Subgraphs are used to try and force GraphViz to keep the children in the right order.

Without subgraphs, GraphViz tries as hard as it can to move nodes around resulting in a lower number of crossed lines.

In my experience, with a large number of nodes, subgraphs cause more harm than good.  But with smaller graphs, there are some people who like using subgraphs as it keeps the children in the right order.

Note there are options at the start of the .gv file which affect how hard GraphViz will work to try and find ways to uncross lines when it is laying out the graph.  Basically, you can tell GraphViz to work on it for weeks and it will try every permutation in the book to see if it can get things right.  The settings we use now are simply what I found worked reasonably well without it taking 24 hours to run and generate the graph, but there may be better options for you depending on your graph and what you're trying to achieive.

Stéphane


On Thu, Mar 11, 2010 at 00:34, Peter Hewett <gramps@hewett.co.nz> wrote:
On Wed, 10 Mar 2010 09:25:59 Benny Malengier wrote:
> Anyway, on  Reports -> Graph -> Relationsship Graph, select in file
> format: graphviz file, which defaults to the gv extension. This file
> is then a dot file which can be processed by graphviz.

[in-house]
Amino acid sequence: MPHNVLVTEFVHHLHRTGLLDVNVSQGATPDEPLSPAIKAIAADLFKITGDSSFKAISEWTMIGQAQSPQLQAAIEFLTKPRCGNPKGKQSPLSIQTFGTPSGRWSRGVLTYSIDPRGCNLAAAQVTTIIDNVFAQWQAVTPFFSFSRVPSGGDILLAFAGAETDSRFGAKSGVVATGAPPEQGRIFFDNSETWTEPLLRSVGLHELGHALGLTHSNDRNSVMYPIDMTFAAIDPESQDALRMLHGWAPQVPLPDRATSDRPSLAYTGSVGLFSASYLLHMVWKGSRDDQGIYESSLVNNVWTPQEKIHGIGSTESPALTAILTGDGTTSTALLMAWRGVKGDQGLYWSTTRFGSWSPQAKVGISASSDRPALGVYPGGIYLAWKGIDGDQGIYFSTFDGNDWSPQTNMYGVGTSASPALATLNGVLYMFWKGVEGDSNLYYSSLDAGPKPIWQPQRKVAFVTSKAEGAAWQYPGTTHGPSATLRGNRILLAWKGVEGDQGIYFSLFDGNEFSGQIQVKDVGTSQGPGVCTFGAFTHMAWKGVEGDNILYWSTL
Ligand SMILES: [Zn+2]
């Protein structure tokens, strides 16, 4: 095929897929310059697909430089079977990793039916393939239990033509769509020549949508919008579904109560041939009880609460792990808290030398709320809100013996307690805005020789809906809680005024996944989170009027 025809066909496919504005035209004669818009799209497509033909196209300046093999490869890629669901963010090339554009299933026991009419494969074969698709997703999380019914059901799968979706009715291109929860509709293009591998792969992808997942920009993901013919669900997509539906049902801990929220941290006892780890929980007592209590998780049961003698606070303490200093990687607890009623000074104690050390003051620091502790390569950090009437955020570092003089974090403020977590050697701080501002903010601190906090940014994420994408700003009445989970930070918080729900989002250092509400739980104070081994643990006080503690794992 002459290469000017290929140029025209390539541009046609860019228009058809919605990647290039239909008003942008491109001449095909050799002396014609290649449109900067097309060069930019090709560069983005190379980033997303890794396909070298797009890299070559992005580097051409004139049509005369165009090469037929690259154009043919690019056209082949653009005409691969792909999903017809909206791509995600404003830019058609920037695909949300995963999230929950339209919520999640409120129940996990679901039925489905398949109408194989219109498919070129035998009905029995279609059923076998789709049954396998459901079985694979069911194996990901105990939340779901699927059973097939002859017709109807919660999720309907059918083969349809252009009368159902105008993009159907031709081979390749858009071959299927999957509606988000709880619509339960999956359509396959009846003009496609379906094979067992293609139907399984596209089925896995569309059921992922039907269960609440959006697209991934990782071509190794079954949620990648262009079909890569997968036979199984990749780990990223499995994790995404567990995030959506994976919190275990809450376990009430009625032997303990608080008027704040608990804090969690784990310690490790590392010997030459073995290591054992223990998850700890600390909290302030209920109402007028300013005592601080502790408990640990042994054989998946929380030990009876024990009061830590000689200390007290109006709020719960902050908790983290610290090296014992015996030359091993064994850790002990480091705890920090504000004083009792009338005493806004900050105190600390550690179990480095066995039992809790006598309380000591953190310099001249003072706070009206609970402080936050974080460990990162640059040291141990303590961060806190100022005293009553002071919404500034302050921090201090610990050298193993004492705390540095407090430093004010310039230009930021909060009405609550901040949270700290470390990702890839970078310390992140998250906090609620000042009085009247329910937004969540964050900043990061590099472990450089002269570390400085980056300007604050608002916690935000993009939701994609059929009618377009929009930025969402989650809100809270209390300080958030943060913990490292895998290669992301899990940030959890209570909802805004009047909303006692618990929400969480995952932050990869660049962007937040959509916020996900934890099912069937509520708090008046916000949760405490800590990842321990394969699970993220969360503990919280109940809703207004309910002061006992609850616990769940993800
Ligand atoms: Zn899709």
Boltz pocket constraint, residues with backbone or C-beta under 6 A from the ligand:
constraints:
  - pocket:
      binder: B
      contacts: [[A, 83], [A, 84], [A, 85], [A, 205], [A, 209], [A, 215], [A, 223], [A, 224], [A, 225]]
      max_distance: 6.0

>
> Eg, to make from the gv file a ps file, Gramps uses:
> dot -Tps:cairo -o"file.ps" "file.gv"
>
> for svg:
> dot -Tsvg -o"file.svg" "file.gv"
>
> etc ..

Now that's strange ...
After playing around with various graphviz viewers and editors (without finding
a way to manually alter ordering of elements to avoid lines crossing), I find
if I uncheck subgraphs in gramps, it now produces graphs as they should be.

That is, checking the subgraph item on the GraphViz options tab causes gramps
to produce output that is unnecessarily messy (ie lines cross when they don't
have to).

Hope this makes more sense to someone else than it does to me.


> It would be nice if you update the wiki page

I'd love to , but don't think I understand enough to attempt that just yet.

cheers


Peter



------------------------------------------------------------------------------
Download Intel&#174; Parallel Studio Eval
Try the new software tools for yourself. Speed compiling, find bugs
proactively, and fine-tune applications for parallel performance.
See why Intel Parallel Studio got high marks during beta.
http://p.sf.net/sfu/intel-sw-dev
_______________________________________________
Gramps-users mailing list
Gramps-users@lists.sourceforge.net
https://lists.sourceforge.net/lists/listinfo/gramps-users